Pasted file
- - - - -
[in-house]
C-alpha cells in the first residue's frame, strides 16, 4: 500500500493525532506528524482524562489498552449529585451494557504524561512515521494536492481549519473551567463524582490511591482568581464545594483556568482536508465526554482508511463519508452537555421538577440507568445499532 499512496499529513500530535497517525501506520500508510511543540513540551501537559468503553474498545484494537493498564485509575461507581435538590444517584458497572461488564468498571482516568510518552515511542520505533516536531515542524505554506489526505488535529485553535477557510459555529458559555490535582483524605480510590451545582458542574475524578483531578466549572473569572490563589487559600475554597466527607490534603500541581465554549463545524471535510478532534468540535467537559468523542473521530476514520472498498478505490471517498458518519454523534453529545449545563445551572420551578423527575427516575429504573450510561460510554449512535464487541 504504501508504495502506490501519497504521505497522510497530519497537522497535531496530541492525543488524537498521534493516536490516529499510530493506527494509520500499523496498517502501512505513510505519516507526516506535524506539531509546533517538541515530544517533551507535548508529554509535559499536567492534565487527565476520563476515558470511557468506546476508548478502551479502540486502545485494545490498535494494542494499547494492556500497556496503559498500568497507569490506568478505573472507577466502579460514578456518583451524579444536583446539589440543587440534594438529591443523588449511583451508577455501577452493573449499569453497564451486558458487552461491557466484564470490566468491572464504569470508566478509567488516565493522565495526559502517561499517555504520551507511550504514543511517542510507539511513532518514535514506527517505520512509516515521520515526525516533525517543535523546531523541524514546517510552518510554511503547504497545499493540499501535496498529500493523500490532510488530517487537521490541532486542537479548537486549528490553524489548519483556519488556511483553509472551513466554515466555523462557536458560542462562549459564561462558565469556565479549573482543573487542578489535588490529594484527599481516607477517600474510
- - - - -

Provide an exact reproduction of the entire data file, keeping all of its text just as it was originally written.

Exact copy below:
[in-house]
C-alpha cells in the first residue's frame, strides 16, 4: 500500500493525532506528524482524562489498552449529585451494557504524561512515521494536492481549519473551567463524582490511591482568581464545594483556568482536508465526554482508511463519508452537555421538577440507568445499532 499512496499529513500530535497517525501506520500508510511543540513540551501537559468503553474498545484494537493498564485509575461507581435538590444517584458497572461488564468498571482516568510518552515511542520505533516536531515542524505554506489526505488535529485553535477557510459555529458559555490535582483524605480510590451545582458542574475524578483531578466549572473569572490563589487559600475554597466527607490534603500541581465554549463545524471535510478532534468540535467537559468523542473521530476514520472498498478505490471517498458518519454523534453529545449545563445551572420551578423527575427516575429504573450510561460510554449512535464487541 504504501508504495502506490501519497504521505497522510497530519497537522497535531496530541492525543488524537498521534493516536490516529499510530493506527494509520500499523496498517502501512505513510505519516507526516506535524506539531509546533517538541515530544517533551507535548508529554509535559499536567492534565487527565476520563476515558470511557468506546476508548478502551479502540486502545485494545490498535494494542494499547494492556500497556496503559498500568497507569490506568478505573472507577466502579460514578456518583451524579444536583446539589440543587440534594438529591443523588449511583451508577455501577452493573449499569453497564451486558458487552461491557466484564470490566468491572464504569470508566478509567488516565493522565495526559502517561499517555504520551507511550504514543511517542510507539511513532518514535514506527517505520512509516515521520515526525516533525517543535523546531523541524514546517510552518510554511503547504497545499493540499501535496498529500493523500490532510488530517487537521490541532486542537479548537486549528490553524489548519483556519488556511483553509472551513466554515466555523462557536458560542462562549459564561462558565469556565479549573482543573487542578489535588490529594484527599481516607477517600474510